Luke Timothy Johnson
WJK Press, 392 pages
True story: A young pastor wrote an article for the church newsletter one Easter making the point that the resurrection was the keystone of the Christian gospel. Two families declared that that was too much for them to swallow, and they hit the road.
Anyone who has been on a pastoral staff knows there are others with similar sympathies who keep it to themselves. Such knowledge tempts those who preach to turn the volume down when it comes to the bolder affirmations of the gospel. Embarrassed by and recoiling from aggressive fundamentalisms, mainstream Protestants risk a theological timidity meant to calm those in the pews for whom a polite skepticism seems the best way to defend their integrity.
Luke Timothy Johnson is professor of New Testament emeritus at Candler School of Theology in Atlanta, and decades of observation leave him dismayed that “Christians have more or less given away the game by debating things like miracles in terms dictated by Enlightenment epistemology.” He worries that biblical teaching in the seminaries is marked by “rationalistic skepticism.” When the gospel taught and preached is staked on a narrow version of rationality, the result is a drifting Christianity, “passionless and pointless.”
The author urges us to think of miracles “less as unassailable facts to which all must consent and more as deeply ambiguous signals that require a transformed imagination to be perceived.” The challenge is to approach the miracles not trying to determine which happened as reported and which did not, but “with the eyes of faith, seeking to understand the meaning of the signs and wonders they narrate.” Christians cannot give up the conviction that God’s presence and power has and is made manifest within creation. Faith is the language of the heart that makes the Bible intelligible. Faith is a way of “knowing.”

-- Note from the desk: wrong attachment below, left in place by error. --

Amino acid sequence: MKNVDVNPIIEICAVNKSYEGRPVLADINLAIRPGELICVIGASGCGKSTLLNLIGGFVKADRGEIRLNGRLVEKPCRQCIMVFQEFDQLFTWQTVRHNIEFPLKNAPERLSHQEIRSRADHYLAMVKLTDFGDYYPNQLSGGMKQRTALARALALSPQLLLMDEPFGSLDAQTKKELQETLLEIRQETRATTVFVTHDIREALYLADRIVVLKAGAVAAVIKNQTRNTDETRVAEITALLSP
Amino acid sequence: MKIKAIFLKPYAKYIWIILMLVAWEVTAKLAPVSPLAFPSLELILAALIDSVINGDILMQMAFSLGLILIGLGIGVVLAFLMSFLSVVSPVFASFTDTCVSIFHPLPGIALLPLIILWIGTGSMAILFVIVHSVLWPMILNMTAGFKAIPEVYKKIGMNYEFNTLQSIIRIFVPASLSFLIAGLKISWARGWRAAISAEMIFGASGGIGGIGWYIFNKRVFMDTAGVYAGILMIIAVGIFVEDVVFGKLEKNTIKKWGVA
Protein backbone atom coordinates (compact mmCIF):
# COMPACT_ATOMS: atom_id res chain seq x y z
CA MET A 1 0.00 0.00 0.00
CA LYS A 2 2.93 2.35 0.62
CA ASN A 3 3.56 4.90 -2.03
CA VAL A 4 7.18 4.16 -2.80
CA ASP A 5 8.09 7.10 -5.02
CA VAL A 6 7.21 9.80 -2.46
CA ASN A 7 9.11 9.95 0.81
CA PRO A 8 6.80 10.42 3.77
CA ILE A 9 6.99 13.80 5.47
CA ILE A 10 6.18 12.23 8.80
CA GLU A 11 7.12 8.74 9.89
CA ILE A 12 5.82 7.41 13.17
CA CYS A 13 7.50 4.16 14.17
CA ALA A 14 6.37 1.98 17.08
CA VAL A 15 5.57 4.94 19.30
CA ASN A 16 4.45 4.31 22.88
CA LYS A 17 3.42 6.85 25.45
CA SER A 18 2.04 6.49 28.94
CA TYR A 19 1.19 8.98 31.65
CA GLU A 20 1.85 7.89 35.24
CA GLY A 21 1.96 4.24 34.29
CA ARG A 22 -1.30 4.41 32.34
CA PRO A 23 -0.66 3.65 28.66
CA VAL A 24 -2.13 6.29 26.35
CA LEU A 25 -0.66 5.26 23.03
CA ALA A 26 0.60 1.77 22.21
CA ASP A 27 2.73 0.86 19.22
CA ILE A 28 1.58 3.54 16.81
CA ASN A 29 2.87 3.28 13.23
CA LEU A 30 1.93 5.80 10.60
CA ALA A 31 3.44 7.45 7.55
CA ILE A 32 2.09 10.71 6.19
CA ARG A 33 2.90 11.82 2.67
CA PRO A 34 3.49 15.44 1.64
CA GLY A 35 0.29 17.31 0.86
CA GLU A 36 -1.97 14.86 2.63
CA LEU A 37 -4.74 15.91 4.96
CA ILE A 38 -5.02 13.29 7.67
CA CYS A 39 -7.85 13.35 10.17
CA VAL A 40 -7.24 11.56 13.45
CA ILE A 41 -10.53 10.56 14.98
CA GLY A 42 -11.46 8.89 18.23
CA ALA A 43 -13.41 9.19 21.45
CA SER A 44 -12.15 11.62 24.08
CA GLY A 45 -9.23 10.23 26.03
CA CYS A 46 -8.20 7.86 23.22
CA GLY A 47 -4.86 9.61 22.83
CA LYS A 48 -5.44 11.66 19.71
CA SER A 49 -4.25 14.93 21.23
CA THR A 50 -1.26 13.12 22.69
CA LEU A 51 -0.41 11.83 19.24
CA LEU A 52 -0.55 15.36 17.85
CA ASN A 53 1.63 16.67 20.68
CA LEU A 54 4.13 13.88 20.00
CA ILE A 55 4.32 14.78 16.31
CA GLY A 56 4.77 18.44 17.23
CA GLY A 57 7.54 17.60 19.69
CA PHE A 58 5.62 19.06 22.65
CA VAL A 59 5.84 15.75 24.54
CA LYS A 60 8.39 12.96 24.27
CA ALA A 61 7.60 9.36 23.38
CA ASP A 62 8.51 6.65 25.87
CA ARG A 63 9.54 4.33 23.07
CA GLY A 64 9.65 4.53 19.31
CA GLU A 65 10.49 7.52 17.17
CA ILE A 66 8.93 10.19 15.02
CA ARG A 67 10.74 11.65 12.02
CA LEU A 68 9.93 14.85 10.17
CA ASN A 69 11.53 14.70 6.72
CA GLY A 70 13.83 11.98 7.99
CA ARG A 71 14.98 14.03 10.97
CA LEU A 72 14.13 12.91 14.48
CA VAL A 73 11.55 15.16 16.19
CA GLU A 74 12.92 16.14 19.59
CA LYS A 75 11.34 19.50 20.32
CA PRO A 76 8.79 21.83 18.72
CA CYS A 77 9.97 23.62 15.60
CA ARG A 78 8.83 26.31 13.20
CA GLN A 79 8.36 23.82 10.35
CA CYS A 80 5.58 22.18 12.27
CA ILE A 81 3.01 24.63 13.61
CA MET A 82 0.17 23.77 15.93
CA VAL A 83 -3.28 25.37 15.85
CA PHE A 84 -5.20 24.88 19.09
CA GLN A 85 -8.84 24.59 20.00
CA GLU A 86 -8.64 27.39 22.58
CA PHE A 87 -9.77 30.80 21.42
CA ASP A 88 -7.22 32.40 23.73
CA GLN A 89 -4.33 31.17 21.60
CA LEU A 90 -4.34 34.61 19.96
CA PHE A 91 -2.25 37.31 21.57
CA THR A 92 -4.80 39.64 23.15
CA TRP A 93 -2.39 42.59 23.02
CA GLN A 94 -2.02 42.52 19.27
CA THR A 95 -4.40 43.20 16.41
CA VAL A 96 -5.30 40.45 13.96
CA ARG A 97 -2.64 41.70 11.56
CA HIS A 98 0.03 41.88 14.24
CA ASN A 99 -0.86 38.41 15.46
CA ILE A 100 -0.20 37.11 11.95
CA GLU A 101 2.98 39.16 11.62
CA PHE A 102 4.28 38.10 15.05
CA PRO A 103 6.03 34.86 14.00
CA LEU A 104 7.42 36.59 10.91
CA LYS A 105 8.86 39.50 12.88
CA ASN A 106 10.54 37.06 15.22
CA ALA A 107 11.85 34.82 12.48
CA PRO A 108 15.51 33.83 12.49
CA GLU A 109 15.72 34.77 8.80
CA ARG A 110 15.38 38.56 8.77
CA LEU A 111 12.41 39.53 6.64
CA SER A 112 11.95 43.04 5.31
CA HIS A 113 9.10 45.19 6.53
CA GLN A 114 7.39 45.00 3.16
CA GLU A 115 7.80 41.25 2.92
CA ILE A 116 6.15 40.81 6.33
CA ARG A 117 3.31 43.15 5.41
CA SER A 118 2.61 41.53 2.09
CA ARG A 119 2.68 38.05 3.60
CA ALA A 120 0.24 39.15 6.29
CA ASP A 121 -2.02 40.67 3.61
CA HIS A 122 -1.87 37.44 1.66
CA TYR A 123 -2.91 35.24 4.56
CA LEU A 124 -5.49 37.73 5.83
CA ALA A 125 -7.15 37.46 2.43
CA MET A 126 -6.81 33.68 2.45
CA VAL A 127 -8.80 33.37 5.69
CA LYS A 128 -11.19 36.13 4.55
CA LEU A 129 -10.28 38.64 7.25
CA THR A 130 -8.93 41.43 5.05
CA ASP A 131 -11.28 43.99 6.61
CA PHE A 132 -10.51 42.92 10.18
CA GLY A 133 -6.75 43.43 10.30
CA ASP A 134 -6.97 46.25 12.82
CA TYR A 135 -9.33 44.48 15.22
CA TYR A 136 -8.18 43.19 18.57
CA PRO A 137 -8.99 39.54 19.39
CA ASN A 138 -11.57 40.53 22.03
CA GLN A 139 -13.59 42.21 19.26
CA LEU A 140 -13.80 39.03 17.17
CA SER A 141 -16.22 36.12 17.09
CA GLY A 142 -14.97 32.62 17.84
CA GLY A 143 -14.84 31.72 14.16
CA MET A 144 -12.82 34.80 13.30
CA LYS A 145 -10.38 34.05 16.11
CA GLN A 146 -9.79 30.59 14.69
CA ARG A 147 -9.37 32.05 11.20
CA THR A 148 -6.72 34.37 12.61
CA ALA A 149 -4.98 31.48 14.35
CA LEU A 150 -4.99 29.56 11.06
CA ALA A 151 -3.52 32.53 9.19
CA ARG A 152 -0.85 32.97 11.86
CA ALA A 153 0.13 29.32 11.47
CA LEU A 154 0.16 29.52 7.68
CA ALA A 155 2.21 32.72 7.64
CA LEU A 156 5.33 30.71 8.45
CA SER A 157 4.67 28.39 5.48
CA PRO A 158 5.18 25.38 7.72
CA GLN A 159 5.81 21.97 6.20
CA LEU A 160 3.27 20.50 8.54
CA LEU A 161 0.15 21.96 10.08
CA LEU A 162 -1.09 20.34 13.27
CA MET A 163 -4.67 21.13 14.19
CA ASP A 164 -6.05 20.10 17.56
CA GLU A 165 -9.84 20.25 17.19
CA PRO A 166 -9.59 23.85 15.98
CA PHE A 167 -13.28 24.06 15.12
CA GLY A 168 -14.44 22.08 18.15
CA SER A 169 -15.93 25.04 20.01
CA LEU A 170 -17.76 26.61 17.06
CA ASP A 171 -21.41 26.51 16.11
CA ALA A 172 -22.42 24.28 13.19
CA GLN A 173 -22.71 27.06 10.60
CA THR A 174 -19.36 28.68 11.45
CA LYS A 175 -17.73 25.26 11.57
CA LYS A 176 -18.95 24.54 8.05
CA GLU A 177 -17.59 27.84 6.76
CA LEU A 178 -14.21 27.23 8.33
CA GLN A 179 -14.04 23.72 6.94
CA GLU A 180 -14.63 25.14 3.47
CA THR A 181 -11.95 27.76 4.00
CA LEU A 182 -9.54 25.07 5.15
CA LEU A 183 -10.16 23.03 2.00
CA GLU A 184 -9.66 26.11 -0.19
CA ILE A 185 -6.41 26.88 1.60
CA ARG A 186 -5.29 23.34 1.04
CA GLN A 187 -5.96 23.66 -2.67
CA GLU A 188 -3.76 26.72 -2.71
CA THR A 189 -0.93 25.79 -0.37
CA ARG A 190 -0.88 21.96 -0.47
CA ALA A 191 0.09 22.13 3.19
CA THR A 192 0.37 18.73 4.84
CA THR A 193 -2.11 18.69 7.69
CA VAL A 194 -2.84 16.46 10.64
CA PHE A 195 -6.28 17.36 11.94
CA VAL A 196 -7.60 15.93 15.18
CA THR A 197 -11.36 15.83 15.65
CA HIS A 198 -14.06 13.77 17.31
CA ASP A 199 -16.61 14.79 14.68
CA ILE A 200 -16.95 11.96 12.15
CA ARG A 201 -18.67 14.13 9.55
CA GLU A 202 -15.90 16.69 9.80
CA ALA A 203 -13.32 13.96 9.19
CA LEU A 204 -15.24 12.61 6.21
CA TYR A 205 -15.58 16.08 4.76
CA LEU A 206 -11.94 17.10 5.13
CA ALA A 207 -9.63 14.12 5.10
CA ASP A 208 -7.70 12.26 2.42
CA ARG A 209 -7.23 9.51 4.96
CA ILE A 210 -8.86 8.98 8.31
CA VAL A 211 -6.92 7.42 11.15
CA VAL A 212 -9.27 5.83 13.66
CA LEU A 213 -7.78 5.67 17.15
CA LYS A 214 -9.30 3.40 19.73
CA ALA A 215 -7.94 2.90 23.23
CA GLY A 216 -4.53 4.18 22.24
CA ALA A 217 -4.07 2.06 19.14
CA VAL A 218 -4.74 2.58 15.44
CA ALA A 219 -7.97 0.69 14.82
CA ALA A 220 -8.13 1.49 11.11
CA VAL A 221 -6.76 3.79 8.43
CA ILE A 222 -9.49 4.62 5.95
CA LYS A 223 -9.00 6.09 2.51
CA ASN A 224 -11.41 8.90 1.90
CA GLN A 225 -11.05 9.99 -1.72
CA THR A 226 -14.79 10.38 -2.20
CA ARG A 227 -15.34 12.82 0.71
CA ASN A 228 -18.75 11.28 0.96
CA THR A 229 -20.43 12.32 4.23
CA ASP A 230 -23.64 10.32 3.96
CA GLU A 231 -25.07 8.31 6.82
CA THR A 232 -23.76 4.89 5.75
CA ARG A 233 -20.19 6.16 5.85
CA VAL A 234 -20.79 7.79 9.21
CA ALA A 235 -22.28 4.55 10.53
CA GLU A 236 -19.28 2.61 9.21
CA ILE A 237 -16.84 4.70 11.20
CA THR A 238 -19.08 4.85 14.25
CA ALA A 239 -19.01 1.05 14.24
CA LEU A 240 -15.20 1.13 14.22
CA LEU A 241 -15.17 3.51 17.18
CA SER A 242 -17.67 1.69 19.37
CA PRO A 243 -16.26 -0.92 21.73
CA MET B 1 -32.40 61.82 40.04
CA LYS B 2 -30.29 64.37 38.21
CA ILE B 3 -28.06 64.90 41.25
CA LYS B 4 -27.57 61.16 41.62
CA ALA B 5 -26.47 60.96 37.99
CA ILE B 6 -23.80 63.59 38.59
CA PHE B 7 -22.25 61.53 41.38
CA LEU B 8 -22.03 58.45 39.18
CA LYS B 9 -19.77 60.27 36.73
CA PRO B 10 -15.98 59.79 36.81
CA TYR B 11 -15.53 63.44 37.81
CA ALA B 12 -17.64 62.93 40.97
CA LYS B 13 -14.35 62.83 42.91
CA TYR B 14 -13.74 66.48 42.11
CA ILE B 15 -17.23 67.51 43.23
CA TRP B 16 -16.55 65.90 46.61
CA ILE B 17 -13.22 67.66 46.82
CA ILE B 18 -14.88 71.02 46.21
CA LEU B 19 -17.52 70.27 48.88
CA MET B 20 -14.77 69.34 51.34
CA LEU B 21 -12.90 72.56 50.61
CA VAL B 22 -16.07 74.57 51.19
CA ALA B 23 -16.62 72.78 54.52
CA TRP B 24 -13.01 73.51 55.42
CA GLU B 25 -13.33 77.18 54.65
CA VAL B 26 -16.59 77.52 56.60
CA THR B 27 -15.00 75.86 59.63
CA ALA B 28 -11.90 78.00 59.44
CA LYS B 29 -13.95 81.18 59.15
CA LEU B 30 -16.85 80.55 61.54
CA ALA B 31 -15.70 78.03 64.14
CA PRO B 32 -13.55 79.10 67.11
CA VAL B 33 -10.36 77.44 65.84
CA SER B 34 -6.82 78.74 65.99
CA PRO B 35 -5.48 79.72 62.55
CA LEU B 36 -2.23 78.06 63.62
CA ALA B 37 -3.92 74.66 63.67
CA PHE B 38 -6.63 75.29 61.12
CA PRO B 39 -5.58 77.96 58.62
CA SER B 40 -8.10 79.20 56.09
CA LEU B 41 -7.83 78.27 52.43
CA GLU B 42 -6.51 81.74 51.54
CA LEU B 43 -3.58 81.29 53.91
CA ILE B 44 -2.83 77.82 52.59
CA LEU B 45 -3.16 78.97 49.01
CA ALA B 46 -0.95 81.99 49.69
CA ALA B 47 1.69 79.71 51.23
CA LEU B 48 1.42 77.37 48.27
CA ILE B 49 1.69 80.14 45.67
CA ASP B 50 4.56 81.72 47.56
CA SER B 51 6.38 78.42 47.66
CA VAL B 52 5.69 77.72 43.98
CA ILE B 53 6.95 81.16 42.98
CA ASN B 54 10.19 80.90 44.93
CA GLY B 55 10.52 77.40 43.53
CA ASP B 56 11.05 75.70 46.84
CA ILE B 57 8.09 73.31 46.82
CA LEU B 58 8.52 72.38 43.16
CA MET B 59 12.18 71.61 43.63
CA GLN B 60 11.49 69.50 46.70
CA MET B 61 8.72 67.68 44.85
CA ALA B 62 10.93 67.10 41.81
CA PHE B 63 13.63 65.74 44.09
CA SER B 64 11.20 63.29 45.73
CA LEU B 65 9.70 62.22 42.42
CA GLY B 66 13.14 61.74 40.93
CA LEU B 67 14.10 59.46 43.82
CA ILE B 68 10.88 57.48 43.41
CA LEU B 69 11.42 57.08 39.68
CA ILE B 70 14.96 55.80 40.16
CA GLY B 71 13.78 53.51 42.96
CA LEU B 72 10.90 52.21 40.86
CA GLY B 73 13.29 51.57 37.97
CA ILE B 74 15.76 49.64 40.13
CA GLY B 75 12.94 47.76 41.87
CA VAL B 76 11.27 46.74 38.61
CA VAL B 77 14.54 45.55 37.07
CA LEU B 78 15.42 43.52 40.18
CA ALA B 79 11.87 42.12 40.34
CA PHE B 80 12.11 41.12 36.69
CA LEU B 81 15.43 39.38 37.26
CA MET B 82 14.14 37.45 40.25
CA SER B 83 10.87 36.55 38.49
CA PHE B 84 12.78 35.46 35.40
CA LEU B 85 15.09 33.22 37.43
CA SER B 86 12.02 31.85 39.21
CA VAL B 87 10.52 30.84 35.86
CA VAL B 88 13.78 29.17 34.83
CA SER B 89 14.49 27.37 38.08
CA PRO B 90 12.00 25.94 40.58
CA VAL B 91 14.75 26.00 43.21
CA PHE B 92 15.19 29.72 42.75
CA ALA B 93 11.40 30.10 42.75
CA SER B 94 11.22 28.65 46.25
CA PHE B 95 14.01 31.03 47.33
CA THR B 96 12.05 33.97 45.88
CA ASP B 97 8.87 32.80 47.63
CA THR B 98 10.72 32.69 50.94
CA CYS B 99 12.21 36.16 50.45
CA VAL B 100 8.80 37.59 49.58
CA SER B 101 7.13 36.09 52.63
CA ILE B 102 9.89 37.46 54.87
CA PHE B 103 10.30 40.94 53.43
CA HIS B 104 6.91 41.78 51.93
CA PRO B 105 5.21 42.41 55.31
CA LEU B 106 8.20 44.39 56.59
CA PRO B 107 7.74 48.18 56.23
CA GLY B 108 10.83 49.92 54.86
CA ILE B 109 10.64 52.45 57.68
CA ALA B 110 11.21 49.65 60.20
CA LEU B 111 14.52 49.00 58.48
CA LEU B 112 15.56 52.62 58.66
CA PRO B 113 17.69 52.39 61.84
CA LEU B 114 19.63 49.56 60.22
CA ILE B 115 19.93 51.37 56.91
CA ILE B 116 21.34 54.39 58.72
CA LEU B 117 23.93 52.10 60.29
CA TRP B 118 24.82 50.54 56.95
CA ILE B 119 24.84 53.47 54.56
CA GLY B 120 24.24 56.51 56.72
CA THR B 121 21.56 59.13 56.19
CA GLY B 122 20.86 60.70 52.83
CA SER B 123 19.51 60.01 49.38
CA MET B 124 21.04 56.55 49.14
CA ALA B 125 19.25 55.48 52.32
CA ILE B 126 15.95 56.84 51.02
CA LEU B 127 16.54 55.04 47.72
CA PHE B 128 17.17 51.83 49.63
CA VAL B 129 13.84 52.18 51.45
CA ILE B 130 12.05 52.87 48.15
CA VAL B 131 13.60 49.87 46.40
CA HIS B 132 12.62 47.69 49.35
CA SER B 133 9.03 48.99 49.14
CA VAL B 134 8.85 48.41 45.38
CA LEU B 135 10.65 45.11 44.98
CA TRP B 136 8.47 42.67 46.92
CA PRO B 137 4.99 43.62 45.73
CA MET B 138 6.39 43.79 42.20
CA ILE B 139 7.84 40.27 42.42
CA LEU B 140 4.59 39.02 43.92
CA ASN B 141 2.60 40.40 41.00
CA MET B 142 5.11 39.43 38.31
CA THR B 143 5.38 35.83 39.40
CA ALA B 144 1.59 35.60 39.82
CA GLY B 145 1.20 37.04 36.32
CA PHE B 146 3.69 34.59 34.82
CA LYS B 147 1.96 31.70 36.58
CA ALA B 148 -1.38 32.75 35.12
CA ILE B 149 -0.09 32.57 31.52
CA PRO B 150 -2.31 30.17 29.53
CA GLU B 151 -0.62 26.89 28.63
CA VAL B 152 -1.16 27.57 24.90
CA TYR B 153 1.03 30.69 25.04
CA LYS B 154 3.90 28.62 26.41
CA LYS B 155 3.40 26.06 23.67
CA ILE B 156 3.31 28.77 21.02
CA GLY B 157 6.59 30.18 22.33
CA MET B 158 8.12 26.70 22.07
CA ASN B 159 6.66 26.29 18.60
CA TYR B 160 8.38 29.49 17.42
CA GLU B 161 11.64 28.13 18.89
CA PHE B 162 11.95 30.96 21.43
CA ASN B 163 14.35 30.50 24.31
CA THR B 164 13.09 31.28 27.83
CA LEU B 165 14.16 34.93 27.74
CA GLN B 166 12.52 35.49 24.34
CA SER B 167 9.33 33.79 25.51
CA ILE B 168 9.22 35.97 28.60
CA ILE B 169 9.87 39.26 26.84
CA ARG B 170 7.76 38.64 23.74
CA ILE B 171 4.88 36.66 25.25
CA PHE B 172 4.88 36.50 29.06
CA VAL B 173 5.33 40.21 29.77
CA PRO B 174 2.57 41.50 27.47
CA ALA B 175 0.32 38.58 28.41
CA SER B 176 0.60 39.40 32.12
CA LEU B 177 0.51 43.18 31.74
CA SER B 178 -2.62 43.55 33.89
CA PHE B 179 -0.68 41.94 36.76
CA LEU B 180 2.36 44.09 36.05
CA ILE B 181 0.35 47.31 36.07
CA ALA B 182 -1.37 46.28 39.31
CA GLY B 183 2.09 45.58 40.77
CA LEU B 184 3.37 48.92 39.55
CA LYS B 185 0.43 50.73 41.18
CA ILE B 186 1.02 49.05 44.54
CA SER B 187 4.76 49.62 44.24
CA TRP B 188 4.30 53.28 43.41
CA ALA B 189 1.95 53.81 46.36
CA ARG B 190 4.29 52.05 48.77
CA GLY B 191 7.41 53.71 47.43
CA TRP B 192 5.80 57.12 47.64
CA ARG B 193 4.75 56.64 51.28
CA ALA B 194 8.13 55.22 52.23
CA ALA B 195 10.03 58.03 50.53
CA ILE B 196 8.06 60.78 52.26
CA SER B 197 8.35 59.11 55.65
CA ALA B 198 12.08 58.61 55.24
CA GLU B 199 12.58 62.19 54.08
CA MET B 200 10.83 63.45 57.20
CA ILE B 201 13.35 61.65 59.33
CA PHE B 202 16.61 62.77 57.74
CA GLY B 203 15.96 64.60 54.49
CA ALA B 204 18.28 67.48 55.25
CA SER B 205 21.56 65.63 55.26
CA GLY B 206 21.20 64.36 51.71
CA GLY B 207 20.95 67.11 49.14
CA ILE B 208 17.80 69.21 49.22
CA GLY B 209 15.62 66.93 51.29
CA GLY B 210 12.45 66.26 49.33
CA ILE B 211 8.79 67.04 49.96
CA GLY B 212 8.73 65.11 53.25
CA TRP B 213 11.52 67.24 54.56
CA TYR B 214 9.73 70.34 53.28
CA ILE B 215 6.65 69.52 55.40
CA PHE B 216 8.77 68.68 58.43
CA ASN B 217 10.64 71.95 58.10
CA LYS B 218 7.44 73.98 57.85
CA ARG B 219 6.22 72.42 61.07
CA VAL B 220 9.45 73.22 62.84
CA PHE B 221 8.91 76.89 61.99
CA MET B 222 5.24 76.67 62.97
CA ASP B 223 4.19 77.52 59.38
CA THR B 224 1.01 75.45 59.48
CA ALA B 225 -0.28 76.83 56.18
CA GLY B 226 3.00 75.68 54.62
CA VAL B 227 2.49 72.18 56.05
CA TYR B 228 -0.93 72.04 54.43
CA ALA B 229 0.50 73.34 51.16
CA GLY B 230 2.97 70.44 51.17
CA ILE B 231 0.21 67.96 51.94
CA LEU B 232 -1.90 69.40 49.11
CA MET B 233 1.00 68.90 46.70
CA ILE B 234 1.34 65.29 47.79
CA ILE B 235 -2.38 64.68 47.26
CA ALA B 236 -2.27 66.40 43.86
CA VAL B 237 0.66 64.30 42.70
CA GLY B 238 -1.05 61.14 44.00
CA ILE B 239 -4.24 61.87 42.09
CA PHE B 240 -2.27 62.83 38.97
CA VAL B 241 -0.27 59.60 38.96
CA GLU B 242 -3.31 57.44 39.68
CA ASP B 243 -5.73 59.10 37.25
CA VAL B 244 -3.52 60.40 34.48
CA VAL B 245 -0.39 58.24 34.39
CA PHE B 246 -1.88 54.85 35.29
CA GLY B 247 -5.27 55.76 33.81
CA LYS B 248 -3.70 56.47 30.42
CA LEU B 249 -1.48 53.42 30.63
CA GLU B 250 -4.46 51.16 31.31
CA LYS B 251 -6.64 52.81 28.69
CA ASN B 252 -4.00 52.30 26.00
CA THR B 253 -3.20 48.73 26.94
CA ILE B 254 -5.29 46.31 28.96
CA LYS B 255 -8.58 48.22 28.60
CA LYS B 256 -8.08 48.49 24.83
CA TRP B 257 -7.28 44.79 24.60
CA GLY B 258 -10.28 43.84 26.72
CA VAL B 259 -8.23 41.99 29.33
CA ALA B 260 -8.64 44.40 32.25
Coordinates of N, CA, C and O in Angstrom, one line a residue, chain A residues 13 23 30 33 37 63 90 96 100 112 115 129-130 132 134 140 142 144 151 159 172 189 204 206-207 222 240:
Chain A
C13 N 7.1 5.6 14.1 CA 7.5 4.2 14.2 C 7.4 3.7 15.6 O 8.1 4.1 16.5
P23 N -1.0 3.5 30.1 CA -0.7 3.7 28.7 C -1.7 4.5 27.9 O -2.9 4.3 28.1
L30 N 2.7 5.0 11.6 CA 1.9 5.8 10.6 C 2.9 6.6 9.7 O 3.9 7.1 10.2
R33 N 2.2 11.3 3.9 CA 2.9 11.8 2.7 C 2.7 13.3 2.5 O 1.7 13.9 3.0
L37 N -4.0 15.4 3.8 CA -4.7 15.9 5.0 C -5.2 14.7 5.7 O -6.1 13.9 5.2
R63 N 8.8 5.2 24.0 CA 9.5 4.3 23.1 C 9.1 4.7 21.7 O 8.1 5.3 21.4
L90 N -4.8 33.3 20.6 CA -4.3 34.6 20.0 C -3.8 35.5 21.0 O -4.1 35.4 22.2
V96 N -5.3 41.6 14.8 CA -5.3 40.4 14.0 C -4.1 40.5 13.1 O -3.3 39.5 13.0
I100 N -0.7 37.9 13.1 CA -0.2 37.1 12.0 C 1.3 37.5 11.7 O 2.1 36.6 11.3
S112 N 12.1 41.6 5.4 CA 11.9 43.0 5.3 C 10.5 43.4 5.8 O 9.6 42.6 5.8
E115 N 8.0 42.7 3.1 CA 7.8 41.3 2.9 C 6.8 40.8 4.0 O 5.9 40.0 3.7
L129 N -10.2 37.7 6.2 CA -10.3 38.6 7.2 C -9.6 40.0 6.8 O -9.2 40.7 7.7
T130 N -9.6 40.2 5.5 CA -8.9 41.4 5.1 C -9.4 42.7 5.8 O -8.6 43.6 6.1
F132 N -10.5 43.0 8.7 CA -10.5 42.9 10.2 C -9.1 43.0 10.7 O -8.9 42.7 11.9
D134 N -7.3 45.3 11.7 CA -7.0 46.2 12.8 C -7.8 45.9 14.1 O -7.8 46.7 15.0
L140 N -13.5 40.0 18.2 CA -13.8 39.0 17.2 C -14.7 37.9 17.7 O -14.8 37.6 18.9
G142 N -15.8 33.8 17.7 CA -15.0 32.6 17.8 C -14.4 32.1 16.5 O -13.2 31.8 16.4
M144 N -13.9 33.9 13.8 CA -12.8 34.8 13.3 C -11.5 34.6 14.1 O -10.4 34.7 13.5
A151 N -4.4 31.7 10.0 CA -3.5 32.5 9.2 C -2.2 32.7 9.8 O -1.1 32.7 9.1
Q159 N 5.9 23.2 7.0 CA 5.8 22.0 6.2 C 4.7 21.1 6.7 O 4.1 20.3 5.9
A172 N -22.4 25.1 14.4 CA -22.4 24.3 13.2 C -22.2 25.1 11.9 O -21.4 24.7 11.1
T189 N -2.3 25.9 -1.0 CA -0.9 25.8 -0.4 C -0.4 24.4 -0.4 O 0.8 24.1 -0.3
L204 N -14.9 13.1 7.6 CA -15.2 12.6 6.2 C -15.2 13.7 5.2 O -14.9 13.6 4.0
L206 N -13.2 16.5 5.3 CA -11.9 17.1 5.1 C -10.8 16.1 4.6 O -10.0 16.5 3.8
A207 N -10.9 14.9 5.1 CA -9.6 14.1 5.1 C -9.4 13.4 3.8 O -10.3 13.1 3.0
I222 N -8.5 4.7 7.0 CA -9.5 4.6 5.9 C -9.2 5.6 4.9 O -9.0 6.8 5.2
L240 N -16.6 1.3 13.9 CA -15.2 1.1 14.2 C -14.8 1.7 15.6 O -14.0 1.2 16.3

Johnson’s book is the tenth to be published in the new “Interpretation” series (to which this writer contributed a volume). He divides the book into four parts: Framing the discussion; God’s presence and power in the Old Testament; God’s presence and power in the New Testament; and Four pastoral implications. He makes good use of his exegetical skills. Some of the most interesting treatments are noting parallels between, say, stories of the manna in the wilderness and the feeding of the multitudes, or the exodus through the waters of the sea and Jesus walking on water.
If I were to quarrel with Johnson at all, my nitpick might be the use of the word “myth.” His point, of course, is that a narrative may be true even if it is not an objective report of an event. The problem with the use of this word is that “myth” is a vehicle for imparting generic and autonomous truths, while, as Hans Frei argues, the New Testament narratives are meant specifically to render to us the character of Jesus Christ, not “truths” independent of the story.
Johnson concludes: “The church ought to be the place in the world where God’s continuing self-revelation is discerned, celebrated, and embodied. … Failure at this is utter failure.”
The book is a demanding but intriguing read, and important enough to be worth the effort.
Ronald P. Byars is professor emeritus of preaching and worship at Union Presbyterian Seminary in Richmond, Virginia.